Then the fisherman would wiggle and dart the lure slowly across the surface, and the bass would go after it as if they hadn’t eaten for a week. Eventually, everyone copied the Rapala, and today you’ll find imitation floating minnows from two inches to twelve inches, used for everything from bluegill to muskies. The Rebel Lure company has long made a very good Rapala imitation, but when you are using a true Rapala, you are using a lure that just can’t quite be equaled. And I don’t know any species of fish that can’t be taken on a Rapala of one size or another, either a floater or a deep-running version. And they make a pretty good birthday gift for avid fishermen!

         I go over to the nearby lake in the summer with a little switch of a rod, light line and a small Rapala lure, and walk along the bank, or run my boat along just fifteen feet or so out away from it, and catch a tubful of small green sunfish and other panfish to use for summer trotlines.  The catching of a freezerful of catfish filets starts with that little short Rapala.

         But on any Ozark river, above or below a swift flowing shoal the last two or three hours of the day, an ultra-lite spinning reel with four pound line, and a four-inch silver Rapala will catch Kentucky and smallmouth bass one right after another.  Most aren’t really large, but two pounders aren’t rare.  And every now and then, standing out waist deep in that cool current, you hook a bass that makes you think you might not get that Rapala back. In such a case, I wouldn’t even think of letting Gloria Jean use one.

Please  visit my website, wwwlarrydablemont.com, and write me at box 22, Bolivar, Mo 65613 or email lightninridge47@gmail.com
          

Thursday, July 23, 2020

How not to be a Victim


Larry Dablemont column  July 20, 2020      
      
       About three years ago I sat in the Jefferson City offices of the Missouri Department of Conservation’s Enforcement Chief Larry Yamnitz. Missouri citizens need to know his direct words to me. “No conservation agent can enter your home, barn, shed or vehicle without a search warrant. They can only do so if you give them permission.”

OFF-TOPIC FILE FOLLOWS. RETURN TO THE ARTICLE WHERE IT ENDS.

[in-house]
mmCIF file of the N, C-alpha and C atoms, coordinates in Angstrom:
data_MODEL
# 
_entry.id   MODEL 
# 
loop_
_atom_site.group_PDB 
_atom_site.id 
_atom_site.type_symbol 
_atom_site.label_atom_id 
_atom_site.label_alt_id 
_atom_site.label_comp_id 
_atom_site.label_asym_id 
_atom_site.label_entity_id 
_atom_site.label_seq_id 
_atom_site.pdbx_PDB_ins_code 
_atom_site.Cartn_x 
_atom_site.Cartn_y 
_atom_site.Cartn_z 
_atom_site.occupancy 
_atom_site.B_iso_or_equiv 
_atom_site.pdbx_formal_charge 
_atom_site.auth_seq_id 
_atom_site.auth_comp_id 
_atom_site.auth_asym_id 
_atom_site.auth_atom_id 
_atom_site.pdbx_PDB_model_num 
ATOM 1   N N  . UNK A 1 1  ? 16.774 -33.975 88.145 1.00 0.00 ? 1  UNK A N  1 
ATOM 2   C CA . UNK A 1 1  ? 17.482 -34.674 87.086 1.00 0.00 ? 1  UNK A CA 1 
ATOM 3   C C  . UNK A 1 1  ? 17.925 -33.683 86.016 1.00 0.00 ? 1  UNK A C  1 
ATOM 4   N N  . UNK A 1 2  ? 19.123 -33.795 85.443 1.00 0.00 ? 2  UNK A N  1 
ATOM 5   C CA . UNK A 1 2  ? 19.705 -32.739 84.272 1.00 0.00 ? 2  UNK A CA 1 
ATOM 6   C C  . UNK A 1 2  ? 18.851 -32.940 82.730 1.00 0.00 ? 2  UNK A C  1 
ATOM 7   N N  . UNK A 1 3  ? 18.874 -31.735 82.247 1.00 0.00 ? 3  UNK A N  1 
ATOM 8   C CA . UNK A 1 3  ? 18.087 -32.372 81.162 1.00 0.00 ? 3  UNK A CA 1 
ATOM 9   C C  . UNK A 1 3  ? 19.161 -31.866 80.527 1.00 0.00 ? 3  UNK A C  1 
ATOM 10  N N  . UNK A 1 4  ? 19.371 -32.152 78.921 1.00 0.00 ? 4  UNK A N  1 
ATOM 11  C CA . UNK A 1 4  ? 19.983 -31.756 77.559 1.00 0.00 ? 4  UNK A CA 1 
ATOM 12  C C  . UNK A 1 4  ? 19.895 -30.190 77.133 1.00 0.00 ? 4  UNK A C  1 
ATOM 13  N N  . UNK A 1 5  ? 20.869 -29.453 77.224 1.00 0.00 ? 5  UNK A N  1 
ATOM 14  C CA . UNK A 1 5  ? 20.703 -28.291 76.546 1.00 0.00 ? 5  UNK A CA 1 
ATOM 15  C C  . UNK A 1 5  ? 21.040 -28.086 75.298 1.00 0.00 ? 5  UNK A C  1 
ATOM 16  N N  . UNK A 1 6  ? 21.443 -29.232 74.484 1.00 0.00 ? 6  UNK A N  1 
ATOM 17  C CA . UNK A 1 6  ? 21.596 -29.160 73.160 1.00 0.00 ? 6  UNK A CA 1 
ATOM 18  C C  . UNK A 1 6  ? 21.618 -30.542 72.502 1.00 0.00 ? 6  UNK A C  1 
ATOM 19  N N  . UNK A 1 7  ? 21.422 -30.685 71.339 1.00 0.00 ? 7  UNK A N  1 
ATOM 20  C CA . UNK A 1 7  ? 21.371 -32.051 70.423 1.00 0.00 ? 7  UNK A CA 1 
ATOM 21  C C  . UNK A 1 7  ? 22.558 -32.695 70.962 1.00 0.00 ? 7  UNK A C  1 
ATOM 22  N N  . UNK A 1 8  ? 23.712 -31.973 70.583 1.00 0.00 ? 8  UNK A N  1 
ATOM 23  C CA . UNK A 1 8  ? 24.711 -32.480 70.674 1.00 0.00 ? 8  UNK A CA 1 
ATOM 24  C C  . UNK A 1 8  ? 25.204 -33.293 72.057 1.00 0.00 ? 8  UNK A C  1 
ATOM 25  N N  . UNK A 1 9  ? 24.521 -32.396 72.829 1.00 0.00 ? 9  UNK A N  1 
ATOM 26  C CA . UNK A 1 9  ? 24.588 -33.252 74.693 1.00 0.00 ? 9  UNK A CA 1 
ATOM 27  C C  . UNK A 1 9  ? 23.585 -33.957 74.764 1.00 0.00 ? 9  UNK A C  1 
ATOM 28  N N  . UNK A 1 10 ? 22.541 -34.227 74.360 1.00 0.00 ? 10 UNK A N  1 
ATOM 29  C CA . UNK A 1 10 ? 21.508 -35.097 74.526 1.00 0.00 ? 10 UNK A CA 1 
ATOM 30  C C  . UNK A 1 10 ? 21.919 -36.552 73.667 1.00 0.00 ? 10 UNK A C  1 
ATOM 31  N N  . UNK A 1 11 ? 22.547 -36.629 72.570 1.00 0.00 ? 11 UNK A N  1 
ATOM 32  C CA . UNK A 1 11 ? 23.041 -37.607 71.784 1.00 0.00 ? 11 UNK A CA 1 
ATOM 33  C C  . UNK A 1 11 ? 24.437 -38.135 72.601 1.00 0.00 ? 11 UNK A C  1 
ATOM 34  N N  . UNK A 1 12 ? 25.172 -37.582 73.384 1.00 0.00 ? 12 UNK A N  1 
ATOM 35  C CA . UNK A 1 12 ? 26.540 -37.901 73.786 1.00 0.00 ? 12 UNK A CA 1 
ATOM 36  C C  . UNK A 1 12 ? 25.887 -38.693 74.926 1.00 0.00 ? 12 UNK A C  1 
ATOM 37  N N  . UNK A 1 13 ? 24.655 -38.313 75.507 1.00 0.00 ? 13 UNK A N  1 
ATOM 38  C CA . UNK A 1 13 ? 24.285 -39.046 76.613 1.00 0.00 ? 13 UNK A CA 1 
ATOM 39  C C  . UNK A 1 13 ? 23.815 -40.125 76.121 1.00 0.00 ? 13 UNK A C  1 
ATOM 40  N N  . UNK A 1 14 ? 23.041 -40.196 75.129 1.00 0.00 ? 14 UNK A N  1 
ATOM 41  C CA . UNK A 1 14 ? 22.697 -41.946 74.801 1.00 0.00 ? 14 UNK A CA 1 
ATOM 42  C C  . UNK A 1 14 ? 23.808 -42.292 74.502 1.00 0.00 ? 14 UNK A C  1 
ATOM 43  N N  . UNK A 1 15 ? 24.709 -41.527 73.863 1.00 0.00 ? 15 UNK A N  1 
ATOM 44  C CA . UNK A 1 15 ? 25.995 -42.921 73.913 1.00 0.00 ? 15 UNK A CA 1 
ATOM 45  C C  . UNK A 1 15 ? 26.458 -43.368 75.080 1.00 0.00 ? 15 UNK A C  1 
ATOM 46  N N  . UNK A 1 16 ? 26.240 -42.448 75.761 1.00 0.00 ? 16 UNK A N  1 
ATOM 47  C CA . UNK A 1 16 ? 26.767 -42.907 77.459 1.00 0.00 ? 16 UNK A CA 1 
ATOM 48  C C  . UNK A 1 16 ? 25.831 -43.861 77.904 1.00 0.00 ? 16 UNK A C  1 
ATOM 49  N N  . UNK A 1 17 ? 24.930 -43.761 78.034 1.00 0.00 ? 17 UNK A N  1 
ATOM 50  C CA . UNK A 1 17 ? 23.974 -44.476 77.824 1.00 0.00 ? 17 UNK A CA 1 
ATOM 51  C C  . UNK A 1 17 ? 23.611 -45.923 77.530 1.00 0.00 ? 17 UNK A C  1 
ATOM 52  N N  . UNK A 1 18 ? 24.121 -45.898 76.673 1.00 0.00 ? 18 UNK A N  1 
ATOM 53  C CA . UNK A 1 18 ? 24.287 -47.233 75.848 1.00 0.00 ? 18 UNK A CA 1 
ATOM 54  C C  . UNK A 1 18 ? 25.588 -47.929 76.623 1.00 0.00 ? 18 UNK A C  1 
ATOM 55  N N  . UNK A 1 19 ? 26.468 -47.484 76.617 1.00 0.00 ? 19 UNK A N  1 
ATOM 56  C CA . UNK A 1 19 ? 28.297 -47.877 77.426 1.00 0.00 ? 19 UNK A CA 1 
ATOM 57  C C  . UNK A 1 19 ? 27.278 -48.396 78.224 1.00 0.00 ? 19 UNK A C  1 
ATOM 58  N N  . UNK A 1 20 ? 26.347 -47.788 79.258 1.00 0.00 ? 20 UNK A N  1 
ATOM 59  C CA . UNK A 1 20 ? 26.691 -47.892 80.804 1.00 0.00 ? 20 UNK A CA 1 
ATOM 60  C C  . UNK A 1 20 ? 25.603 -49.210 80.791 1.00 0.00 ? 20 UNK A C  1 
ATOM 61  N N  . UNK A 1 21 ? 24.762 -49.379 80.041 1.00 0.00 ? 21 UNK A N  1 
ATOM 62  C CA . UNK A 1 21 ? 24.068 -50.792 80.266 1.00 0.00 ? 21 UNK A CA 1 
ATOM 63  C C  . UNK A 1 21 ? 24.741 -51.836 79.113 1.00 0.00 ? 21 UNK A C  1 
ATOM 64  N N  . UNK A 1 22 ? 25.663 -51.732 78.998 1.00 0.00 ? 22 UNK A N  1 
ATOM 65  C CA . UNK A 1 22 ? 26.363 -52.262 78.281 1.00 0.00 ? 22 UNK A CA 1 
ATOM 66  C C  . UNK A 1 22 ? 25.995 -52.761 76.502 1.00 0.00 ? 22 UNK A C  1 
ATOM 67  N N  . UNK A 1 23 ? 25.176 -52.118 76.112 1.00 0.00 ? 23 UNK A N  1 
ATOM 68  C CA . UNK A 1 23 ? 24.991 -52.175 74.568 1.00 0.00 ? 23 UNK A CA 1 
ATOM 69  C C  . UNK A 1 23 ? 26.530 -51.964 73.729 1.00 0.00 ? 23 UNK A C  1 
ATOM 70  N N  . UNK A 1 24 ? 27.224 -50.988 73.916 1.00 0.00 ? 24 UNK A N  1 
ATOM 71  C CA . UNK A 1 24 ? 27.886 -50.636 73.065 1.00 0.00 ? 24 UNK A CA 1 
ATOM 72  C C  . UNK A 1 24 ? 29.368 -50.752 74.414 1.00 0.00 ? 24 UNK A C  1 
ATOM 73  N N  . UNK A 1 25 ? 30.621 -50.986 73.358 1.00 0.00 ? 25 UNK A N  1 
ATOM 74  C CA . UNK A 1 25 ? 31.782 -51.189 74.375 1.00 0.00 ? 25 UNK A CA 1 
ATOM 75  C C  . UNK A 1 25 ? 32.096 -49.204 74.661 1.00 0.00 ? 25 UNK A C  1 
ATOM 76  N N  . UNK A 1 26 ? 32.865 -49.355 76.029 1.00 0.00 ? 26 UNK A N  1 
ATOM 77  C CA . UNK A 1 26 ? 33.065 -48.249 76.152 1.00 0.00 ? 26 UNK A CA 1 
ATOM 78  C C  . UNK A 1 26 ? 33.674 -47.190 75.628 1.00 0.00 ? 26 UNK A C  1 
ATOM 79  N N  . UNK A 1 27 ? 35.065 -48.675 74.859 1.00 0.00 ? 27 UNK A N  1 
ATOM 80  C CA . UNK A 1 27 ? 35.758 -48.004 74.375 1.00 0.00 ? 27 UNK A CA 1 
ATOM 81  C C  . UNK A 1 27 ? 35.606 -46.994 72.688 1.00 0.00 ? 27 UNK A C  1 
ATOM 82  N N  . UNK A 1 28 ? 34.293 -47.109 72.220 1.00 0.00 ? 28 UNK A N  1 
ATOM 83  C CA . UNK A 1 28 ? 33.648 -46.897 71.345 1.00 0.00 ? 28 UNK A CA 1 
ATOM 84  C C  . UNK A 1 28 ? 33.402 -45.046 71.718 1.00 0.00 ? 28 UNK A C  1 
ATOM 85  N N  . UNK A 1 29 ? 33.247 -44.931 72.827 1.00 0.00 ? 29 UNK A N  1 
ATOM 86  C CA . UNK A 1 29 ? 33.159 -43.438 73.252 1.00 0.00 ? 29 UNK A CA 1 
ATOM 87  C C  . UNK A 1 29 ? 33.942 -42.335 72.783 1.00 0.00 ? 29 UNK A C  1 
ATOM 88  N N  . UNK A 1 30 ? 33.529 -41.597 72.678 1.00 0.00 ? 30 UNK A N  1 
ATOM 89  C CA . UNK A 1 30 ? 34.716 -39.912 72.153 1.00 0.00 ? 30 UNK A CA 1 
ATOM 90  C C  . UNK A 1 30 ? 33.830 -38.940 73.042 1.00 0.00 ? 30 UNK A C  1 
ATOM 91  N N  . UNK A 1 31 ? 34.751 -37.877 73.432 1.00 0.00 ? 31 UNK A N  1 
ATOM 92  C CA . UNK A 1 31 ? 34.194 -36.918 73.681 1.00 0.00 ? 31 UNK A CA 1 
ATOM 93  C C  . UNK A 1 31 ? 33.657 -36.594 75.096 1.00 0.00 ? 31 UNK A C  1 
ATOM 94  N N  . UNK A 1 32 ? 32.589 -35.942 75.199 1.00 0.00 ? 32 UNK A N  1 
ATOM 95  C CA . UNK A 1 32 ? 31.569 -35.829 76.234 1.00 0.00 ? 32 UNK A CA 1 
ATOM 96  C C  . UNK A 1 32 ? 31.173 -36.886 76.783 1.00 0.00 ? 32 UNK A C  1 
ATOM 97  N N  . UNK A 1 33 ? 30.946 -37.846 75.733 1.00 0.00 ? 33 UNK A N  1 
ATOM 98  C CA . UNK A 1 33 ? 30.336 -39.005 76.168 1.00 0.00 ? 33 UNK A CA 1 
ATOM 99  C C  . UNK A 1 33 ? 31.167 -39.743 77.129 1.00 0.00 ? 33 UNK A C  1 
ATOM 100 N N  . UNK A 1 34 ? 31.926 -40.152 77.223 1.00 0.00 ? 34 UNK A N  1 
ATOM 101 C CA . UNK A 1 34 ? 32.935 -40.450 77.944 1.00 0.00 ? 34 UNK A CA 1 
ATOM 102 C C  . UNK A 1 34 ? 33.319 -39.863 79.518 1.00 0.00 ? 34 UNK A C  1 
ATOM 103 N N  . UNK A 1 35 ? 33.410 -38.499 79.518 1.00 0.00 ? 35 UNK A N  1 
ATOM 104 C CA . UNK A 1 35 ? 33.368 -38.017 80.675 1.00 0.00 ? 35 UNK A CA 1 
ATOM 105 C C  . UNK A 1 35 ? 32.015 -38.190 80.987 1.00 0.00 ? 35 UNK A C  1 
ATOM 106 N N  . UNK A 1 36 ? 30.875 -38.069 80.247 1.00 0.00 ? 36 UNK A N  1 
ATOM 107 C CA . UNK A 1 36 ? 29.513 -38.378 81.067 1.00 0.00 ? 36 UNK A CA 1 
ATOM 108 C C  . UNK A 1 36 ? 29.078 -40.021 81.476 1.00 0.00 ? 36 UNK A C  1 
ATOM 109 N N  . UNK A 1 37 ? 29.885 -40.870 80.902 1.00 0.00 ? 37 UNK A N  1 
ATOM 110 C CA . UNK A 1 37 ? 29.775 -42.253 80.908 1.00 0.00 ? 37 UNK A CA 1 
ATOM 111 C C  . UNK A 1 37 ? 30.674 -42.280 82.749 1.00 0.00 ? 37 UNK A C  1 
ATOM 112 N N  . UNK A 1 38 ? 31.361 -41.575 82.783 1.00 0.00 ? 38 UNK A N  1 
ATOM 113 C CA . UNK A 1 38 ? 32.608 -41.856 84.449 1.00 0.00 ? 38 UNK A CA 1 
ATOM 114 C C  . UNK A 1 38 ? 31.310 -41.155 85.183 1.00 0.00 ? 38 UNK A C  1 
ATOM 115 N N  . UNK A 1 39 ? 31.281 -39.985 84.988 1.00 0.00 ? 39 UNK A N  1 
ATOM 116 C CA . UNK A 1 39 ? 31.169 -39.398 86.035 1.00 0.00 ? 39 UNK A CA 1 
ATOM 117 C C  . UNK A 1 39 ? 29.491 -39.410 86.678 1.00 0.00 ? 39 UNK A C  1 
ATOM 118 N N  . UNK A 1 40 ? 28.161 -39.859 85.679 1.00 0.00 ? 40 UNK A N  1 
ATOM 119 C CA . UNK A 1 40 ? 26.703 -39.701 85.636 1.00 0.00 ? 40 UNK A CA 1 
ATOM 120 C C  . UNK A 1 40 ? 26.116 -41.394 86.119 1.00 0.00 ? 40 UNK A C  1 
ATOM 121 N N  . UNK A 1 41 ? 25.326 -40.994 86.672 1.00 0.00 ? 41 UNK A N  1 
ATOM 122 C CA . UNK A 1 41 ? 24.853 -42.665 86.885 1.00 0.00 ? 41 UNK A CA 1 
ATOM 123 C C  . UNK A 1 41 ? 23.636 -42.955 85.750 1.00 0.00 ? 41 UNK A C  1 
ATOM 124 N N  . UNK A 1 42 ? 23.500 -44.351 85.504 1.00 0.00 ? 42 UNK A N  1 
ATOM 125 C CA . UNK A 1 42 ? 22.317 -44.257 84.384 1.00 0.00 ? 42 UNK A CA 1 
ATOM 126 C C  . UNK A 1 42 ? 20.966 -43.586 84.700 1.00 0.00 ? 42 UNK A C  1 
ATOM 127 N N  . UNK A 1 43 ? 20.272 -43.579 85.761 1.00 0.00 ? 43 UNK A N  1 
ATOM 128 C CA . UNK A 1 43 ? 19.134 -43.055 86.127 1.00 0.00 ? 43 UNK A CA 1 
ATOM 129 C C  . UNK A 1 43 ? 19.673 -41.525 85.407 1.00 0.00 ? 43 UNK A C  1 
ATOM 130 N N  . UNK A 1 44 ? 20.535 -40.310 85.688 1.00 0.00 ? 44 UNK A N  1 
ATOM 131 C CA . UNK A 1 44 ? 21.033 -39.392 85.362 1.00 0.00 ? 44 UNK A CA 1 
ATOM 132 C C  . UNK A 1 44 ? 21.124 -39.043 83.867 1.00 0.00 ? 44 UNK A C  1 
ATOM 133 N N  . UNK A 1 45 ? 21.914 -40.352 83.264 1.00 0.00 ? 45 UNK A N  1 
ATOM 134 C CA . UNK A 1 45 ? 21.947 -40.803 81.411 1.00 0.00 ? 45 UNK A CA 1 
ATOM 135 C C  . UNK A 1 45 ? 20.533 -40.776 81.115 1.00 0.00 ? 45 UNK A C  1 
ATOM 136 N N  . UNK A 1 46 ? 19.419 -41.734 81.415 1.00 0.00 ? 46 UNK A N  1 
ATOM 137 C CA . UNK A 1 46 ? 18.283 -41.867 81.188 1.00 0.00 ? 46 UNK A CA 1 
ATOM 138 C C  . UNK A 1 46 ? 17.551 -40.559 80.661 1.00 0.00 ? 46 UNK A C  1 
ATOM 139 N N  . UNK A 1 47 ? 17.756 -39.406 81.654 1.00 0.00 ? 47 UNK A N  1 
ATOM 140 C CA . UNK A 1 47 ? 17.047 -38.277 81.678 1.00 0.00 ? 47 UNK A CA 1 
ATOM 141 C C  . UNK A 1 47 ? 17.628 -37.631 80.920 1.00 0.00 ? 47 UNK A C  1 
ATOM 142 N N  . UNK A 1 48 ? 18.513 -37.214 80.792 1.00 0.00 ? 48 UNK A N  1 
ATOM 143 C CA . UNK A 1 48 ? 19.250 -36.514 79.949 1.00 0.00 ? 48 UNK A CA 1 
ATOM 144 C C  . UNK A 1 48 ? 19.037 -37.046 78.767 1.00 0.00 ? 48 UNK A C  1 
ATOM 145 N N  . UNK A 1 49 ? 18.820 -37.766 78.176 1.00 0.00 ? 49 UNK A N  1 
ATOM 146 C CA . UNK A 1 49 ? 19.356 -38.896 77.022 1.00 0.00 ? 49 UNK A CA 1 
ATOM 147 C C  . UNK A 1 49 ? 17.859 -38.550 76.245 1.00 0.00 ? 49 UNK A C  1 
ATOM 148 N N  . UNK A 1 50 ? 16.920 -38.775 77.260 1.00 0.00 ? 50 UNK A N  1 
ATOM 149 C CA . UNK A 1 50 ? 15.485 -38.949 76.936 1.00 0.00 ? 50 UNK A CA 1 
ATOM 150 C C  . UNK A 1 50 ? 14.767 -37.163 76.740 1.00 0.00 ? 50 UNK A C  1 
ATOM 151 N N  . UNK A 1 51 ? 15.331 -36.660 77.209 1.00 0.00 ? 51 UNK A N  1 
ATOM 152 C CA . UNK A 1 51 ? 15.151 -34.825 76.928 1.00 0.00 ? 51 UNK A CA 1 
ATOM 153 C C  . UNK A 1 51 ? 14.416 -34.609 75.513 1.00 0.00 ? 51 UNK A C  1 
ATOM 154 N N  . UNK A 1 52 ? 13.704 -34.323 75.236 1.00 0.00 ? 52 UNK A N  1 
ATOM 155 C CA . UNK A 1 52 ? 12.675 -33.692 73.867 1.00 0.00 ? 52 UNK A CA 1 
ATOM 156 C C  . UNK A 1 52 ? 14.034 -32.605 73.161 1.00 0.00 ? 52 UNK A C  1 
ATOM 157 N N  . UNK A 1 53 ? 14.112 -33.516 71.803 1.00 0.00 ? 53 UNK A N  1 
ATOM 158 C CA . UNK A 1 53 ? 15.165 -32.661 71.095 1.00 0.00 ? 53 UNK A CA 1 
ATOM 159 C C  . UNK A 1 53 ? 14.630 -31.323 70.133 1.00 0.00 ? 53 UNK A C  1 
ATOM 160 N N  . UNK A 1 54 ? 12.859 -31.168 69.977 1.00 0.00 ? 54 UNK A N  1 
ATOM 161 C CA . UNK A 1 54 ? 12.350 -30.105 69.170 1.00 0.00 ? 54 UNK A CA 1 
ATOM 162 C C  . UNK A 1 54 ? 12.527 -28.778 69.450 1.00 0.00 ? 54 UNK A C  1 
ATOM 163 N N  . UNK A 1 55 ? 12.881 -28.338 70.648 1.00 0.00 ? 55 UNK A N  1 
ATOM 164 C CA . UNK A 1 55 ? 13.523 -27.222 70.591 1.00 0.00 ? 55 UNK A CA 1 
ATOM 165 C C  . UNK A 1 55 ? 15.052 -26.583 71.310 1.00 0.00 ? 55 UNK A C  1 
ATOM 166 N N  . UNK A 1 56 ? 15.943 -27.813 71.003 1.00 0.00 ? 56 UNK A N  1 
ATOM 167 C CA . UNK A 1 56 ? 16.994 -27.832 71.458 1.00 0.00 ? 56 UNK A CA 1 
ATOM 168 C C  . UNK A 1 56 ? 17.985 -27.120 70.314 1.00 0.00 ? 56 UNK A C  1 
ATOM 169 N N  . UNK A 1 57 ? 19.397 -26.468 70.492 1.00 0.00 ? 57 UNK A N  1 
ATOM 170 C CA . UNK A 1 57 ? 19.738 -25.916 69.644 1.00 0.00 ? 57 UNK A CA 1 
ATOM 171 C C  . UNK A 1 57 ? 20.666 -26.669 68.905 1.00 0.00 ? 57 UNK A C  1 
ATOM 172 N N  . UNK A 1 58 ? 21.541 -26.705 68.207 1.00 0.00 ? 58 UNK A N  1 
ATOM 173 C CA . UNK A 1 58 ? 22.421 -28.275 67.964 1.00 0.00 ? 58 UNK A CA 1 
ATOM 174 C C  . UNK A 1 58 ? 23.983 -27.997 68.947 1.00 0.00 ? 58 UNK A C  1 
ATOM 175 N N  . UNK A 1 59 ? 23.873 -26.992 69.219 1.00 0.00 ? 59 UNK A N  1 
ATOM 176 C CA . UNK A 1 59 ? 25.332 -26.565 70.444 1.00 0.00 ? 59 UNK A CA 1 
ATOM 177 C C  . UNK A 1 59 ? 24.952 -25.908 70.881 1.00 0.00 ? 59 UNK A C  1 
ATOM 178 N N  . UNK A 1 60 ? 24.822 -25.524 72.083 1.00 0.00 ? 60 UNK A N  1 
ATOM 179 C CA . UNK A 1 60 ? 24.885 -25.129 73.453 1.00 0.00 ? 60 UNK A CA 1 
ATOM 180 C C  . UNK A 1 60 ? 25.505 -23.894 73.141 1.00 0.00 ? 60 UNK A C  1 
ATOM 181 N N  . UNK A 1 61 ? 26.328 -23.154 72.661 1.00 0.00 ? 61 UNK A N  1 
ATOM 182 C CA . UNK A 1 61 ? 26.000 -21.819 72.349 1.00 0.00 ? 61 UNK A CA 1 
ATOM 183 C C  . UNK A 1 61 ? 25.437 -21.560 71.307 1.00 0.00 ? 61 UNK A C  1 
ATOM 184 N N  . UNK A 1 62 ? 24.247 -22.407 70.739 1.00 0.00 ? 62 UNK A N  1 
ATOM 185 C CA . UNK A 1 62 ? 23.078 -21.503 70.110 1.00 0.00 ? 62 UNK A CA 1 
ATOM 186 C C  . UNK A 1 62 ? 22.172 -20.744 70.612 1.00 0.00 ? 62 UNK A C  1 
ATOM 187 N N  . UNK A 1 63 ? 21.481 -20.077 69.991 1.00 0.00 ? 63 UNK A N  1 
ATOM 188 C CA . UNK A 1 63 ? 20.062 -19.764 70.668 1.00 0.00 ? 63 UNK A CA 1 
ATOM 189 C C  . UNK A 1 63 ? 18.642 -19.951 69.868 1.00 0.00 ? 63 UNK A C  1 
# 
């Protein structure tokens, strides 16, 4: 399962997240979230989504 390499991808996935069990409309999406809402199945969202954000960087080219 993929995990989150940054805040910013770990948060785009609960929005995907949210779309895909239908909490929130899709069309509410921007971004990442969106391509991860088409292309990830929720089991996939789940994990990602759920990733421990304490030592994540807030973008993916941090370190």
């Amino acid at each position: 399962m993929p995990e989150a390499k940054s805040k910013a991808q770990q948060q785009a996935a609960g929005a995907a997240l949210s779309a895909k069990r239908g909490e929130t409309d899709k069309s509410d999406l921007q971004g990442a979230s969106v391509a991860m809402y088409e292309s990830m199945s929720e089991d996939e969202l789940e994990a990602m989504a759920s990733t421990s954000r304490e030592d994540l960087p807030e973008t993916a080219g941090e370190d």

I printed what he said. Some of my newspapers would not print that story. I do not know why so many people believe otherwise. I got two letters this week from Missourians who made the mistake of greeting a ‘game warden’ at their doors and allowing them to come in. One was told by an agent that he was following up on a tip he got over facebook. When the ‘tip’ didn’t pan out, the agent noticed a rattlesnake skin on the resident’s wall. He decided that since there was no proof he bought it in another state, it was illegal, and he confiscated it and wrote the guy a citation. Because he let the agent in, he wound up paying a $200 fine. If he had refused to let him enter, since there was no warrant, he would have saved his rattlesnake skin and $200.

       Yes, he is mad enough to bite nails, and yes he could have hired a lawyer and had the case thrown out.  But what every agent knows is that few people will hire a lawyer for $500 dollars and spend much of a day in court to save $200.  And so they come to your door with a smile and say, “Would it be okay if I come in and talk to you about something?”

       That happened to a young man with a family in northern Missouri two years ago by the name of Henshall.  The friendly agents confiscated five deer heads he had killed on his land on technicalities. Basically he couldn’t prove he wasn’t guilty… and if you open your doors to agents whom judges won’t give a search warrant, you won’t be able to prove you aren’t either.  YOU NEED TO SPREAD THAT WORD! DON’T LET THEM IN!